Century: Golem Edition is a reimplemented/rethemed version of the board game Century Spice Road, both of which were released in 2017. Coming from designer Emerson Matsuuchi the Golem Edition was initially only available at conventions or online but is now out for wider release. This instalment of the series, which is for 2 – 5 players, replaces the focus on spice trading with crystal delivery. However, does an aesthetical change elevate the title? Let’s find out!
The gameplay is not only reminiscent but identical to Century Spice Road, so I won’t go into great detail, giving and overview of the title. However, you can check out our review of Century Spice Road for more details. The aim of Century Golem Edition is to obtain combinations of crystals to complete demands on point cards. As with Century Spice Road, players will do this by playing cards to attain new crystals, upgrading their crystals, buying new cards, resting to regain cards and eventually spending a combination of crystals from their caravan.
As with the original players start with two basic cards, to gain two yellow crystals (instead of cubes) or upgrade twice. Crystals come in four colours: yellow, green, turquoise and magenta. Respectively, these crystals range from easy to acquire to needing multiple turns to get to; this is why new cards need to be acquired. Additional cards will range from gaining different crystals directly, allowing for more than two upgrades on a turn or even splitting apart the rarer crystals into many crystals of lower colours.
The reason for all the card play is to gain the required combinations of crystals to claim point cards, importantly before your opponents do. This can make it a race to get the crystals needed and cause others to adapt their aims throughout the game; when the point card they were after gets claimed by another player. The last two slots of the 5-card long Point Row have bonus coins making cards more valuable if claimed when in these spots. The game continues with new point cards becoming available when others are purchased until one player has purchased their fifth point card (sixth in a 2-player game). Finally, the best crystal merchant is crowned, determined by whomever has the most points, taking into account both coins and cards.
While the concept of the spice road and merchants trading is a much more real world setting in terms of believability, it was not without faults. The eye-catching crystals which are used only referred to as colours have a similar upgrade path to the spice cubes. However, in Century Spice Road there is a disconnect when it comes to why red saffron is considered a much cheaper ingredient compared to brown cinnamon. That disconnect is removed when merely talking about crystals, removing a large pet peeve I have with the original.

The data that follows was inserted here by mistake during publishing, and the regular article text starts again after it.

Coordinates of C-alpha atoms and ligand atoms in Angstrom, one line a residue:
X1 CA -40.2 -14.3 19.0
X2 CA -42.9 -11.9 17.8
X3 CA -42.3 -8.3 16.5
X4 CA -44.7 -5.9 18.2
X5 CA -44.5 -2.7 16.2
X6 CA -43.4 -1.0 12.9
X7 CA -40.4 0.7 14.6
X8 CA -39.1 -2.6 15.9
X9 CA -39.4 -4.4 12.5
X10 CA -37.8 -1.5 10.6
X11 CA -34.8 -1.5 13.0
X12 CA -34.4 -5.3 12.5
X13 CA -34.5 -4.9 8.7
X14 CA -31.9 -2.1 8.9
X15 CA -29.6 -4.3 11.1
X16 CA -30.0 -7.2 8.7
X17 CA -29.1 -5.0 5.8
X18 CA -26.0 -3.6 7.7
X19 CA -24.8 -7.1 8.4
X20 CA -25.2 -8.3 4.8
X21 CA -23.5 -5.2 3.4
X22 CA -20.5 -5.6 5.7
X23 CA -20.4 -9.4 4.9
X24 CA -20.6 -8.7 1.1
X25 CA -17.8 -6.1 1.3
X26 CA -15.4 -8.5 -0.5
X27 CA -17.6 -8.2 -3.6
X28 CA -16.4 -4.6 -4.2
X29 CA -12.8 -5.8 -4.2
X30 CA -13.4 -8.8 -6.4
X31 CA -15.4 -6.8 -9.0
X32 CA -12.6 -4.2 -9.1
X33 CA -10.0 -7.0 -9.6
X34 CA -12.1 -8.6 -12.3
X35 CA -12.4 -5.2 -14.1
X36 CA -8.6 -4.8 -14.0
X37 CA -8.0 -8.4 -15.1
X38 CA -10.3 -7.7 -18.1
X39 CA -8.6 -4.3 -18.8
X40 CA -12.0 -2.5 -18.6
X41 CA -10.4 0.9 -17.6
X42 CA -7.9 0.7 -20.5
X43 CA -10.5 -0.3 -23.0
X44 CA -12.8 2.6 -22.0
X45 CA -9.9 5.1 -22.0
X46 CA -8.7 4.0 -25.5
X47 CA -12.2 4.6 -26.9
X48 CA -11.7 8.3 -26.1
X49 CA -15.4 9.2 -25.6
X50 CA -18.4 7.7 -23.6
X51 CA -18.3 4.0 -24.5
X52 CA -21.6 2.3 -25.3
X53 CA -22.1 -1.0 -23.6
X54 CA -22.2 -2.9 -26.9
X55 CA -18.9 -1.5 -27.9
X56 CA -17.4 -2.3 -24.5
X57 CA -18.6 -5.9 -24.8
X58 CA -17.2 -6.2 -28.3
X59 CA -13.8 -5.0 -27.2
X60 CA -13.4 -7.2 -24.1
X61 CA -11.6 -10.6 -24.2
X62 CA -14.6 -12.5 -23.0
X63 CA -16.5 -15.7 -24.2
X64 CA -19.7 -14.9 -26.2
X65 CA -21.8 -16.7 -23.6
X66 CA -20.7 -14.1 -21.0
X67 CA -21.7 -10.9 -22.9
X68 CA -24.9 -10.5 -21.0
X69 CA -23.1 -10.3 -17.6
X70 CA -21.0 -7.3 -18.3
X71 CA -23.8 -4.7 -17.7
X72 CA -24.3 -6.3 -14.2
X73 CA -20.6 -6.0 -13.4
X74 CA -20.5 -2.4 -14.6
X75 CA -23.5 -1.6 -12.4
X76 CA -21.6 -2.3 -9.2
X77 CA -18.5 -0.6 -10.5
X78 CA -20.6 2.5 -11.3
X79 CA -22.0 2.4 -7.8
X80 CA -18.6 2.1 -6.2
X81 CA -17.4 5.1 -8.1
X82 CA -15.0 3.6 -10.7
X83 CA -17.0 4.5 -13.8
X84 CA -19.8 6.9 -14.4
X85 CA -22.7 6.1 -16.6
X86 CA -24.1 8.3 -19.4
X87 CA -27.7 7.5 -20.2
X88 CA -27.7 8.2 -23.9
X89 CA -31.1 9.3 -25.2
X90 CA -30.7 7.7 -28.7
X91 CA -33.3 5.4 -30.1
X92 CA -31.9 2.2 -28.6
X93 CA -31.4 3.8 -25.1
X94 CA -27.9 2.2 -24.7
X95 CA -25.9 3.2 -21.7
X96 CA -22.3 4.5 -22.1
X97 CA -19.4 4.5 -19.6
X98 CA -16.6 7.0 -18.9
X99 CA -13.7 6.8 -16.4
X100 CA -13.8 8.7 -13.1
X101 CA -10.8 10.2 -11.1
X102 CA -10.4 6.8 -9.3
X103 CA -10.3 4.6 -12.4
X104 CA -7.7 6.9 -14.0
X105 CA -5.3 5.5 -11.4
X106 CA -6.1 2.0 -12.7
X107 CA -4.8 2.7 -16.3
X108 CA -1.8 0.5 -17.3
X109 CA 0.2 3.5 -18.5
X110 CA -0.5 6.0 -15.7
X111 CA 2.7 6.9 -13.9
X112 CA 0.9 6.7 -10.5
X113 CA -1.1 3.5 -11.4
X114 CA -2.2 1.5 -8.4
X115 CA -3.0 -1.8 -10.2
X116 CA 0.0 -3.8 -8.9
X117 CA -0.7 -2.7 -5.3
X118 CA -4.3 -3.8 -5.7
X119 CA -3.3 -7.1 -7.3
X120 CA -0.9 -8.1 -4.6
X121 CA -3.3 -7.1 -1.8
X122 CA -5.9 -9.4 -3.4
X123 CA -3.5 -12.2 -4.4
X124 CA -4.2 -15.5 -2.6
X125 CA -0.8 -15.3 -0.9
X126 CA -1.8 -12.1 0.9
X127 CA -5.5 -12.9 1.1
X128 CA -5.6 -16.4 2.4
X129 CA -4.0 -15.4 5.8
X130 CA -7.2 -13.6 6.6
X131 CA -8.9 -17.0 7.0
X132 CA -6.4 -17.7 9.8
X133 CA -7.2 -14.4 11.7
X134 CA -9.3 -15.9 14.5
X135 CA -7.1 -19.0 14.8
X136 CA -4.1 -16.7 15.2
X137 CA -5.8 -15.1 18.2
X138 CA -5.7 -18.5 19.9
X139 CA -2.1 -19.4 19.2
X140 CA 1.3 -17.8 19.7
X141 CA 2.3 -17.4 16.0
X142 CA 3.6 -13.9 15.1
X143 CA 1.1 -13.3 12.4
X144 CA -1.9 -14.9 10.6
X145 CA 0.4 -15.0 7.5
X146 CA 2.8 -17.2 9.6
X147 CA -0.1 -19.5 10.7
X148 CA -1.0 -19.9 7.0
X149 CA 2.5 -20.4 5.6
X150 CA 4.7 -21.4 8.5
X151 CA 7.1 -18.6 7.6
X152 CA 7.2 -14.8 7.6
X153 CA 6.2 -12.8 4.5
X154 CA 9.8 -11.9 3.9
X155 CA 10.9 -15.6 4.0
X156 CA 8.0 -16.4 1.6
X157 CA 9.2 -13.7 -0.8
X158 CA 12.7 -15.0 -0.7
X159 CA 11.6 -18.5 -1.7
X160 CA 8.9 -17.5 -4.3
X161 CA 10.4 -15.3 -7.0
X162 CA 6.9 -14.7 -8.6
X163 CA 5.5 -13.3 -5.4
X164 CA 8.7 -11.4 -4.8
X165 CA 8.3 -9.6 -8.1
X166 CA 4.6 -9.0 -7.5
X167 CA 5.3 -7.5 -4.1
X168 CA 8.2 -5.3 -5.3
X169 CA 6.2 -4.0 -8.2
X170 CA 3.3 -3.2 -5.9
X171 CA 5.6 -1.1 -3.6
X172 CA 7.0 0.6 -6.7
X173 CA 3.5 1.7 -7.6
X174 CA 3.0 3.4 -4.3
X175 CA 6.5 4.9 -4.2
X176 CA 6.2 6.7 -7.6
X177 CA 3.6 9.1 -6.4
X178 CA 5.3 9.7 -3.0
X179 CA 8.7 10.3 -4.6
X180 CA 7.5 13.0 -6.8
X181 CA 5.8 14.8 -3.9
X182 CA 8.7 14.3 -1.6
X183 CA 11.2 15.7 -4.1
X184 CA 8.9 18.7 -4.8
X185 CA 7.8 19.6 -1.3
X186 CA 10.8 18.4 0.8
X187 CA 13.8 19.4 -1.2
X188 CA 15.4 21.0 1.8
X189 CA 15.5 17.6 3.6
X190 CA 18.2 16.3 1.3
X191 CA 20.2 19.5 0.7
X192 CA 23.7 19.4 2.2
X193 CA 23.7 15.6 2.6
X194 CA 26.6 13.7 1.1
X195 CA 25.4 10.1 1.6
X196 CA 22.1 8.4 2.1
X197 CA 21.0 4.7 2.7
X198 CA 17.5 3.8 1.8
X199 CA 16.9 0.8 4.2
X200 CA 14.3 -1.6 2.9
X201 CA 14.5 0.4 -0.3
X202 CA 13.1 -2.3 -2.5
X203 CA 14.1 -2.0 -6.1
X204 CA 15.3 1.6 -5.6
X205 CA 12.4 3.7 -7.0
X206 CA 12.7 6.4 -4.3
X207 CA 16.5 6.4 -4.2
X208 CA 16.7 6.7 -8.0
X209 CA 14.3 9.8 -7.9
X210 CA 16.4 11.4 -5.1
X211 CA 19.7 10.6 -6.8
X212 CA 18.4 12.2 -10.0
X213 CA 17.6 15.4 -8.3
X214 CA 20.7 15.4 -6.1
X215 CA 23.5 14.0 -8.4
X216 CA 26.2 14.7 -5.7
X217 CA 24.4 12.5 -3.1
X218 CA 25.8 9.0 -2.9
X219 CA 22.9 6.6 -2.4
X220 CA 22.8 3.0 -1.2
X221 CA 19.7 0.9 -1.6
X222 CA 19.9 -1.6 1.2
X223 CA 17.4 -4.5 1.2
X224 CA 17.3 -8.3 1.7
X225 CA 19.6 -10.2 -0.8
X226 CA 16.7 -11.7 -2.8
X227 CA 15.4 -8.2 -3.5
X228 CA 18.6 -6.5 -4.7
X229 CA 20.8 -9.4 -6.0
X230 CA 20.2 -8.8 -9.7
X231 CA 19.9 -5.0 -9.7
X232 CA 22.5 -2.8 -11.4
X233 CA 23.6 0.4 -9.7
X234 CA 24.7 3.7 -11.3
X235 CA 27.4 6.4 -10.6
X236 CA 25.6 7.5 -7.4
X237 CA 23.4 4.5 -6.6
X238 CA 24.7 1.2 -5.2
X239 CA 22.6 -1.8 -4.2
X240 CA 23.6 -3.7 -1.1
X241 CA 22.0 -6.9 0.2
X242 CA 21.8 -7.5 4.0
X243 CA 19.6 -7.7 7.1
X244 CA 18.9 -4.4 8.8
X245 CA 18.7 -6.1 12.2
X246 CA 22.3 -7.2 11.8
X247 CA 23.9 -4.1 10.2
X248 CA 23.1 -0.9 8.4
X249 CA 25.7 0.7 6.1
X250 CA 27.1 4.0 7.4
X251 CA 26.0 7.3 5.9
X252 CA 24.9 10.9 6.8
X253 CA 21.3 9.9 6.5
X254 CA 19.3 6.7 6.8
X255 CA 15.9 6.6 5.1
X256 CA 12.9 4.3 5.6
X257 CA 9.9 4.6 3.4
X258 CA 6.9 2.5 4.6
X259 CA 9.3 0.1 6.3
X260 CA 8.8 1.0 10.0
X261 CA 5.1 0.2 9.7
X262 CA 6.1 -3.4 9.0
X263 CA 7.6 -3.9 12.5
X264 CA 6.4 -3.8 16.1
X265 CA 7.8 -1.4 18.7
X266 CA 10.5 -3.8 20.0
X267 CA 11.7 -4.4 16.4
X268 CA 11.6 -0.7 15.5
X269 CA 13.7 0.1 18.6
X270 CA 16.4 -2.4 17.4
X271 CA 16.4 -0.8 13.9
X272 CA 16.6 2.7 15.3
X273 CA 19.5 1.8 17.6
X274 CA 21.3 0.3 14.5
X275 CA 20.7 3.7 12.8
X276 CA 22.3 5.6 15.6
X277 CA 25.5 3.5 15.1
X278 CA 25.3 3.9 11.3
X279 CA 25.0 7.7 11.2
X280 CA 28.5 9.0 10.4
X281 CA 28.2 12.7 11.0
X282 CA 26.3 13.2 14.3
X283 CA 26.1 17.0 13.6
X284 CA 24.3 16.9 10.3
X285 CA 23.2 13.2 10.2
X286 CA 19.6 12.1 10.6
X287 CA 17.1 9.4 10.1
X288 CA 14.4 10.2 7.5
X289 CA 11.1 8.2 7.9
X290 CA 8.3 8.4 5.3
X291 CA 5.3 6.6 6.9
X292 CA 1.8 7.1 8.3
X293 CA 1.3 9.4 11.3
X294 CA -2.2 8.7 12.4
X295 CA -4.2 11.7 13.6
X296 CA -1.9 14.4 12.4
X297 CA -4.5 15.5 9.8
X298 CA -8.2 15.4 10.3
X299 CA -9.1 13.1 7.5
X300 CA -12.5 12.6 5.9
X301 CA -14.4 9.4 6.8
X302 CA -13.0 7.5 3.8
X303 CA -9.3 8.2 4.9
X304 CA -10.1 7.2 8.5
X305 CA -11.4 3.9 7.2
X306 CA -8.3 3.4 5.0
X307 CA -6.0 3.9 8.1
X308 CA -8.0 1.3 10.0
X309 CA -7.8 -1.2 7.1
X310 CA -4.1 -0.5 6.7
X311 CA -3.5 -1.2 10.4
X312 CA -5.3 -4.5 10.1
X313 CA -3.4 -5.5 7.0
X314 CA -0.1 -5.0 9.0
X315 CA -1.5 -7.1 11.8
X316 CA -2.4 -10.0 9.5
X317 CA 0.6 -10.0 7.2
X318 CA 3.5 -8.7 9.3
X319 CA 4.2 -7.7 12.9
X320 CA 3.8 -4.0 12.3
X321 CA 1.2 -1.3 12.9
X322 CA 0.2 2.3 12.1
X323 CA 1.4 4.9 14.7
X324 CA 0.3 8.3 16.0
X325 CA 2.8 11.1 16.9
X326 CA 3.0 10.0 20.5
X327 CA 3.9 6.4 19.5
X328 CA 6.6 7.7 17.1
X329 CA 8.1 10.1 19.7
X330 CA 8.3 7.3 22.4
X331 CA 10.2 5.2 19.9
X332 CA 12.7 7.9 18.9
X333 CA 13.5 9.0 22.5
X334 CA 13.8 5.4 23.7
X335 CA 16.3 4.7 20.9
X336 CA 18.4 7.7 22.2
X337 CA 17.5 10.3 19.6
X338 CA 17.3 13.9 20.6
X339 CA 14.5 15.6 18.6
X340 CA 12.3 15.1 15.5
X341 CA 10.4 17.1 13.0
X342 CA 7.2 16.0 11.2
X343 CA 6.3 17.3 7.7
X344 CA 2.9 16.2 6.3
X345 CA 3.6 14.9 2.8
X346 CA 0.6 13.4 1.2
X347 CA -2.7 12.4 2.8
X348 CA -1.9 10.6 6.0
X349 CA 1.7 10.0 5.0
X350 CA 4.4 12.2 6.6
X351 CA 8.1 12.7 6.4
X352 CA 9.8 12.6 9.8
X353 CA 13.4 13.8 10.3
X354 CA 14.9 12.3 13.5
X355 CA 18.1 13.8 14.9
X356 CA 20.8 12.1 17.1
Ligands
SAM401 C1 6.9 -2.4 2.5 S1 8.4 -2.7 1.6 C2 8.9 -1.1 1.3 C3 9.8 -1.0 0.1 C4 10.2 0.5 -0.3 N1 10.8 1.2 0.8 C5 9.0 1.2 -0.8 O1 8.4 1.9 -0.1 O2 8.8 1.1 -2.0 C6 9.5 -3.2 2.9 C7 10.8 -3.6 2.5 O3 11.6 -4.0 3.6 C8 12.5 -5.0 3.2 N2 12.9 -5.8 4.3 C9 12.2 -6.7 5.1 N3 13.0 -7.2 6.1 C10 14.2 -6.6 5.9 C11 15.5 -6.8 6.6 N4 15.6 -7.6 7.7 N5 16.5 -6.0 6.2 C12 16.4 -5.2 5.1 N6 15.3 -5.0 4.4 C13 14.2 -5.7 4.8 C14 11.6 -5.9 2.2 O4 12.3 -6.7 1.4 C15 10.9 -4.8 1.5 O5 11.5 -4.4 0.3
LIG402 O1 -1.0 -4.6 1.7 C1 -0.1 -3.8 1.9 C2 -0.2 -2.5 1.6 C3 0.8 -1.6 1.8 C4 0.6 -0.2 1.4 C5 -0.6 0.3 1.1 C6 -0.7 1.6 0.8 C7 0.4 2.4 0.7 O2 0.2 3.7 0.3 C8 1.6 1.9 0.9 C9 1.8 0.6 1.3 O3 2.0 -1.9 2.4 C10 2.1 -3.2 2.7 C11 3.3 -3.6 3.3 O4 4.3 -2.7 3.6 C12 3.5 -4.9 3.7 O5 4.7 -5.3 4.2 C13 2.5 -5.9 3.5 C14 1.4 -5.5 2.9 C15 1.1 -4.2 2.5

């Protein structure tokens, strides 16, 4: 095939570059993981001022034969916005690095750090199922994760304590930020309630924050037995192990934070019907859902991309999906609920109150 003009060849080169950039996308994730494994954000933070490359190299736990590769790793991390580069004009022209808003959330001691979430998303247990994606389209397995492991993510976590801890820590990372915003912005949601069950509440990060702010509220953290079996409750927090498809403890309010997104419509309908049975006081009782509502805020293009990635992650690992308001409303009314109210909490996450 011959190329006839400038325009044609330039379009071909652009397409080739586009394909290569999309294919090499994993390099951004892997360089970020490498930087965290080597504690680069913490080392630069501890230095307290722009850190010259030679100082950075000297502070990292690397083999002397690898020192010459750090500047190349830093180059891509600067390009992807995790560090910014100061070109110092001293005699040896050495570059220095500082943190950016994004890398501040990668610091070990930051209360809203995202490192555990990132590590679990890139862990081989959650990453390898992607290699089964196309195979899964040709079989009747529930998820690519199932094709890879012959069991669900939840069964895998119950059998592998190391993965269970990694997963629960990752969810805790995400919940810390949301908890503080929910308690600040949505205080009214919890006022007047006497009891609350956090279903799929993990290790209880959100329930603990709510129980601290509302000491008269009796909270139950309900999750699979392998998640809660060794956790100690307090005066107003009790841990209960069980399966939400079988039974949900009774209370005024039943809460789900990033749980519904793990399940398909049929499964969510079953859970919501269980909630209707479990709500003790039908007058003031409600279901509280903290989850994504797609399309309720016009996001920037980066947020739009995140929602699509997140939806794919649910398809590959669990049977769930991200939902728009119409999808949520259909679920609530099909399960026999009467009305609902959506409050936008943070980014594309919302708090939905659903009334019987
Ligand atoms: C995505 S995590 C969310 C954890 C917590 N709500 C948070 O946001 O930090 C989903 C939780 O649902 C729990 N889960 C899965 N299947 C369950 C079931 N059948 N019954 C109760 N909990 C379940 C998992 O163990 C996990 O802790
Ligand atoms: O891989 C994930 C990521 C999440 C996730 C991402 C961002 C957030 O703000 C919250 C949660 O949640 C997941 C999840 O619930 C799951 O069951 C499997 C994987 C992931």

Alas, at the same time a discontinuity leaves the game an unintuitive element is introduced in the form of the bonus coins. In Century Spice Road gold and silver coins are included to represent 3 points and 1 point respectively. For no reason at all the gold has been replaced with copper coins, which retain the 3-point value. Yes, this means in the Golem universe copper is much more valuable than silver. Intuitively players will go to set the game up with the coins backwards thinking silver should be the more sought-after coin. This feels like a change for the sake of change; it would have been much better if they had been identical to the coins from Spice Road.
The size of the cards is again on the large side and this is brilliant for showing off the different yet still stunning artwork. While my attention wasn’t drawn into the details of the artwork its vibrancy certainly made my eyes wander away from the game and onto the cards in the middle of the table. The shallow plastic bowls of Spice Road have been replaced with more angled containers. With these flat walls I’ve found it significantly easier to grab some crystals from the “bank”. This ease is then followed by much more satisfaction when you hold the crystals in your hand or have them in front of you on the table in comparison to the rather uninspiring cubes.
Call me dull, but I prefer the warmer colour pallet and art style of Century Spice Road. Conversely, most new players when given the option went for the more colourful Century Golem Edition. The drive for others to play this newer version extends far past the art design, as soon as it becomes a competition between wooden cubes and shiny crystals. While it does come down to personal choice, it would be good to consider whom you’re playing with. Century Golem Edition has certainly got more people interested in playing, that were put off by the less vibrant artwork of Spice Road.
Gameplay-wise there is nothing different between the two so there really shouldn’t be the question of owning both. The only major thing to note is that Century East Wonders, the sequel of Spice Road, will integrate with the original but not the Golem Edition, that makes me slightly less inclined to recommend it over the original. If it wasn’t for those glorious shiny crystals it would be an easy choice between the two versions, with them included I’m left completely undecided which version I truly prefer. Therefore, for now, at least until Eastern Wonders is released, I’ll have to somehow find room for both on my shelf.
[Editor’s Note: Century Golem Edition was provided to us by Asmodee UK for review purposes. The game is currently available on 365 Games for £28.99. It is also available from local UK board game stores, find your local store here]
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